I have, for a while, sensed the danger that in a globalised world, a few simplistically-articulated norms will be imposed on a wide array of people via the mass media. And that this can be so powerful that it colours what one can observe in one's own local environment.
Yemisi Aribisala's piece attempts to re-localise the phenomenon of feminism...which is something that appeals to me. That is, bring the discussion back from the meaningless height at which the likes of Adichie jump on the bandwagon...down to a far more appropriate altitude for a topic that is, after all, cultural in nature!
The truth is that the drivers of the popular feminism movement (Europeans) have a specific historical backdrop that they are trying to redress e.g. in a relatively recent England, a man's wife was effectively his property and huge restrictions existed on aspects of life that women could engage in. In Yorubaland, I see not a discriminatory historical backdrop but one of gender roles (I recognise the types of Yoruba women mentioned in the article). One would be hard-pressed to find evidence of widespread or institutionalised gender discrimination amongst the Yoruba or ancient Egyptians for example.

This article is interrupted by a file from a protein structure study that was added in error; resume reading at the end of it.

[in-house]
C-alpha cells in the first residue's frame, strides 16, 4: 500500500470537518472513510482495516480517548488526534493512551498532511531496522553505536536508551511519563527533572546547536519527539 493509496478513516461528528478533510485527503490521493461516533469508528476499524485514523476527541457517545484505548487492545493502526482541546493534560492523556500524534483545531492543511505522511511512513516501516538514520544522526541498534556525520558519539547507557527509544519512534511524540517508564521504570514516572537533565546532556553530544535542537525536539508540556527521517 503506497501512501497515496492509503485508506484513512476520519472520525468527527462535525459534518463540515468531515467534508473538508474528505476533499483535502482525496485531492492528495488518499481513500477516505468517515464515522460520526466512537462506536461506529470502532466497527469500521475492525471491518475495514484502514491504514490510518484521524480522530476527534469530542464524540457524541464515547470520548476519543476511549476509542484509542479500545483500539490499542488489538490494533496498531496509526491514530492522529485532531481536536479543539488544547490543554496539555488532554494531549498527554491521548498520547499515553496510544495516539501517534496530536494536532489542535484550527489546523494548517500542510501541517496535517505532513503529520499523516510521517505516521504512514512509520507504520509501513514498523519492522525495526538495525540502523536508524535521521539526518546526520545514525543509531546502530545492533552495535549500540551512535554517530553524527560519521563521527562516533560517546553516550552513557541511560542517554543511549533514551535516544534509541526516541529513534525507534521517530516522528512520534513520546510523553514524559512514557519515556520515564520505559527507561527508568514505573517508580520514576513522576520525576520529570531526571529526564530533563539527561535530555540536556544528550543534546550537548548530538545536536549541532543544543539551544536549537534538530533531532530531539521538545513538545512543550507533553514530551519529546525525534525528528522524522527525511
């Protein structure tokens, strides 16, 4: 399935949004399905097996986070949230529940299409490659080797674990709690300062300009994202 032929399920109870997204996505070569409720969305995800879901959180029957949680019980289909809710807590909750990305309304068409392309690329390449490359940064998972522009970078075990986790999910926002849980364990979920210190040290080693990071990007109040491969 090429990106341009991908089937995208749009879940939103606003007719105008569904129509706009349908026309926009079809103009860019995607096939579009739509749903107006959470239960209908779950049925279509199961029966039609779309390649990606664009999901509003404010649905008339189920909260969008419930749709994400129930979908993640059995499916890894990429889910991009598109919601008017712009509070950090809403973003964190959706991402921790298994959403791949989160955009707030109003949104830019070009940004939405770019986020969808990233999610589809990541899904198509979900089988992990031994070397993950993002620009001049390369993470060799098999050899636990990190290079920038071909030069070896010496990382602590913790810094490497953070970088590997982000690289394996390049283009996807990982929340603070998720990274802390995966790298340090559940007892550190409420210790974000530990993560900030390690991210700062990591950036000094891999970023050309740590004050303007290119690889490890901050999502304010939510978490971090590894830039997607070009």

In short, the article is a phenomenal piece - a logically yet passionately argued position oozing with freedom. An eminently fuckable piece. Recommended reading!